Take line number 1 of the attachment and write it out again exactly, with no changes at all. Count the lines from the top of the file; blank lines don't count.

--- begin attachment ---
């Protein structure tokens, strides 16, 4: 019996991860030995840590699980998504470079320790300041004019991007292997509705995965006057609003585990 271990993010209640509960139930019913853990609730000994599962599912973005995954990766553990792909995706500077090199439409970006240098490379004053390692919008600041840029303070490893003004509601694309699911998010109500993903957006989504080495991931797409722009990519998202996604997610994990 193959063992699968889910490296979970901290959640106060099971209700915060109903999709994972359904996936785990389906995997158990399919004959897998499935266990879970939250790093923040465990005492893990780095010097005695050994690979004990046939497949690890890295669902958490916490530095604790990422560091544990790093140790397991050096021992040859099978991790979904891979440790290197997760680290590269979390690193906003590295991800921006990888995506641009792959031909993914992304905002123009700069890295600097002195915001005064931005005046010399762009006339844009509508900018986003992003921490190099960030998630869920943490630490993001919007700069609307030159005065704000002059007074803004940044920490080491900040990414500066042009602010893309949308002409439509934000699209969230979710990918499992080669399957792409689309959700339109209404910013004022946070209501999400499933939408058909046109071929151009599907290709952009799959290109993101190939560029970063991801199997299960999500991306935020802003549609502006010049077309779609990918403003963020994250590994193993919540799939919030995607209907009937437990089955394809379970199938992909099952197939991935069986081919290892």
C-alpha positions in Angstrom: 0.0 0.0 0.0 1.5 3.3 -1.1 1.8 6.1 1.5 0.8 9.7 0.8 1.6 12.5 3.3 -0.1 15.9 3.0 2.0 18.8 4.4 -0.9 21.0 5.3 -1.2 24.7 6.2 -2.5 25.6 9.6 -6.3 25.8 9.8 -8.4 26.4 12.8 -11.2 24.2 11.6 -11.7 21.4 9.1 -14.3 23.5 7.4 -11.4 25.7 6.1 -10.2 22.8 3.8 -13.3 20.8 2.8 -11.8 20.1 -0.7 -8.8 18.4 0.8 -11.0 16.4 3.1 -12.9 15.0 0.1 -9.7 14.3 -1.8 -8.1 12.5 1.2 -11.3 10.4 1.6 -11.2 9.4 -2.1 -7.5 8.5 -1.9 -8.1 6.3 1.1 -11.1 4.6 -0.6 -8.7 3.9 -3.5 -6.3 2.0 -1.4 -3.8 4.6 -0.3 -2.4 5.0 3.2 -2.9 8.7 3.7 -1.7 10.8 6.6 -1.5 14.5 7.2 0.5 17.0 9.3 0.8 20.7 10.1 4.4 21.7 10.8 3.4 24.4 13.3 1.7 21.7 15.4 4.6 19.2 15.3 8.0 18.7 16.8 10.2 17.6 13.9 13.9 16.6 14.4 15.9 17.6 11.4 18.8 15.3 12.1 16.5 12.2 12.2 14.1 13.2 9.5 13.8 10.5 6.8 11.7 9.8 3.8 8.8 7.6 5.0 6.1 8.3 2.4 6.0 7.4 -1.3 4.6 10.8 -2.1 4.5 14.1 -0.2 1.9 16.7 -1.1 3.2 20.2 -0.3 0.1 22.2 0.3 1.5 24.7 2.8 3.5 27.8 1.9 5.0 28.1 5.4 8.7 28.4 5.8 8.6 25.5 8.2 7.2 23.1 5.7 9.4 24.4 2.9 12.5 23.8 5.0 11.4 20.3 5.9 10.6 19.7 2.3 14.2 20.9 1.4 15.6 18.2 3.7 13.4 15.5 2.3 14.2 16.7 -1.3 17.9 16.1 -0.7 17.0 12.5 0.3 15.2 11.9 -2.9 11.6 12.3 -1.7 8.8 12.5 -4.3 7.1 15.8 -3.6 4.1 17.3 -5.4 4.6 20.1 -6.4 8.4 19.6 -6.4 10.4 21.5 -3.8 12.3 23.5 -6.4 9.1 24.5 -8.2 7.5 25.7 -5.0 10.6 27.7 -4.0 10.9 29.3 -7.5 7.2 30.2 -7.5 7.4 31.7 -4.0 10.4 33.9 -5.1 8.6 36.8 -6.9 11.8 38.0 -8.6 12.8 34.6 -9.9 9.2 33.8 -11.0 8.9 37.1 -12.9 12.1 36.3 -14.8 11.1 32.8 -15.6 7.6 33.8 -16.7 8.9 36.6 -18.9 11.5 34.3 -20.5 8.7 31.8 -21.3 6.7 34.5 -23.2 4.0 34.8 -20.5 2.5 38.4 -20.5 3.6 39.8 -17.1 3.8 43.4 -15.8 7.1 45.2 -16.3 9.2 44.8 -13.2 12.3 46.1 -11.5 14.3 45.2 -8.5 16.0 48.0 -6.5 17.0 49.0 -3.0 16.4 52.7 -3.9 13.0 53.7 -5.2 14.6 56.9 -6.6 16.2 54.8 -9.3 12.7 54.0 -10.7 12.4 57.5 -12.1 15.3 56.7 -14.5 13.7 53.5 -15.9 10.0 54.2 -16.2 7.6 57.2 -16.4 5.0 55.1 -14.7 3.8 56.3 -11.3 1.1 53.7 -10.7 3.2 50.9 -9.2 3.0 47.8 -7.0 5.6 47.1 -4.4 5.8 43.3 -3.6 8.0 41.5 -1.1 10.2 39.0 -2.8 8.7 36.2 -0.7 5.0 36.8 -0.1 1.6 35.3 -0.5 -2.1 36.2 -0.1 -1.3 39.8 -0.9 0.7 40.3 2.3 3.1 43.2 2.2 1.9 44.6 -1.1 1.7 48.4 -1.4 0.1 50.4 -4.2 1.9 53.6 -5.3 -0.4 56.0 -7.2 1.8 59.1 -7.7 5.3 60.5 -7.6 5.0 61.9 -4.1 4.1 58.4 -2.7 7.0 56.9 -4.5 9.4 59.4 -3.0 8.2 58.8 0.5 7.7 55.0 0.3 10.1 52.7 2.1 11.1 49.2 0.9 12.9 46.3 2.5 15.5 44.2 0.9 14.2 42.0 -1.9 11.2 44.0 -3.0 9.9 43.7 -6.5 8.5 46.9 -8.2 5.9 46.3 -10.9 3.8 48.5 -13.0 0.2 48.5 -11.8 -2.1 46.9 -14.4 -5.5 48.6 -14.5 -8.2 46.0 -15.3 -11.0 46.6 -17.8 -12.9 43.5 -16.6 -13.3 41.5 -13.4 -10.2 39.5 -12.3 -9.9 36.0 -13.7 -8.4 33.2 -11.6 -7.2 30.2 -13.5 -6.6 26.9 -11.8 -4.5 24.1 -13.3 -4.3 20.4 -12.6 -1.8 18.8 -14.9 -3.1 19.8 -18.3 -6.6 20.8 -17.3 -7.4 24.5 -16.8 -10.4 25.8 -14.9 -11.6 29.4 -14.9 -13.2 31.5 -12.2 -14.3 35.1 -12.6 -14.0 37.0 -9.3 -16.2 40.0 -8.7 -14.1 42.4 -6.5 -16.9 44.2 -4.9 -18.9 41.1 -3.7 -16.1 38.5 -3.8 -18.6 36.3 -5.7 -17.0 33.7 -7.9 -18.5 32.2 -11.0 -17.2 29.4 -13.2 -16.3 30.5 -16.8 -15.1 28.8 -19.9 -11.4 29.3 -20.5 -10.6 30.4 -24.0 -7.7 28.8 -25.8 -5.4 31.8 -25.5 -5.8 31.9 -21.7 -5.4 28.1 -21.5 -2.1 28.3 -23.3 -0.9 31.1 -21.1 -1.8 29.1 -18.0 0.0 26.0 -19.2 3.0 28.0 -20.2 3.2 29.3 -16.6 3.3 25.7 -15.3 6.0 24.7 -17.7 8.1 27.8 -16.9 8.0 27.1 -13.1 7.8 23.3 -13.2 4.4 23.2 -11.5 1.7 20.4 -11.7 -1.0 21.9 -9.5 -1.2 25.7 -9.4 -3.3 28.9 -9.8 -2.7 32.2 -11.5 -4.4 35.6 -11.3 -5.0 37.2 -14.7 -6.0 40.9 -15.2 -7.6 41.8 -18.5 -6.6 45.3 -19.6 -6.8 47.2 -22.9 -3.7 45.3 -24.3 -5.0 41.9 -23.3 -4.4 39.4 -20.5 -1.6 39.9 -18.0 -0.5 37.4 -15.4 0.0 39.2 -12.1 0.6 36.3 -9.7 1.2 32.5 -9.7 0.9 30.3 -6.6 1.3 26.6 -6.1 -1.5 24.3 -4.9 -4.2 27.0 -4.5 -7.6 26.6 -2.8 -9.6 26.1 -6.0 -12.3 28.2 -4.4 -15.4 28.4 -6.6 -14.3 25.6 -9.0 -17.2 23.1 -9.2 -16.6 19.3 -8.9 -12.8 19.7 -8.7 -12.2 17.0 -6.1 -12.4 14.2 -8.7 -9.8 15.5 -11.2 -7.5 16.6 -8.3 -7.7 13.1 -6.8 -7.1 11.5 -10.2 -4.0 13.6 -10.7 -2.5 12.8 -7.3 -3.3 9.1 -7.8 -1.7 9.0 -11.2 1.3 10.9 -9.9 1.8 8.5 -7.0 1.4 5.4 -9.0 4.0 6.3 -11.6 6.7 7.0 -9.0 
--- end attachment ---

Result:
């Protein structure tokens, strides 16, 4: 019996991860030995840590699980998504470079320790300041004019991007292997509705995965006057609003585990 271990993010209640509960139930019913853990609730000994599962599912973005995954990766553990792909995706500077090199439409970006240098490379004053390692919008600041840029303070490893003004509601694309699911998010109500993903957006989504080495991931797409722009990519998202996604997610994990 193959063992699968889910490296979970901290959640106060099971209700915060109903999709994972359904996936785990389906995997158990399919004959897998499935266990879970939250790093923040465990005492893990780095010097005695050994690979004990046939497949690890890295669902958490916490530095604790990422560091544990790093140790397991050096021992040859099978991790979904891979440790290197997760680290590269979390690193906003590295991800921006990888995506641009792959031909993914992304905002123009700069890295600097002195915001005064931005005046010399762009006339844009509508900018986003992003921490190099960030998630869920943490630490993001919007700069609307030159005065704000002059007074803004940044920490080491900040990414500066042009602010893309949308002409439509934000699209969230979710990918499992080669399957792409689309959700339109209404910013004022946070209501999400499933939408058909046109071929151009599907290709952009799959290109993101190939560029970063991801199997299960999500991306935020802003549609502006010049077309779609990918403003963020994250590994193993919540799939919030995607209907009937437990089955394809379970199938992909099952197939991935069986081919290892």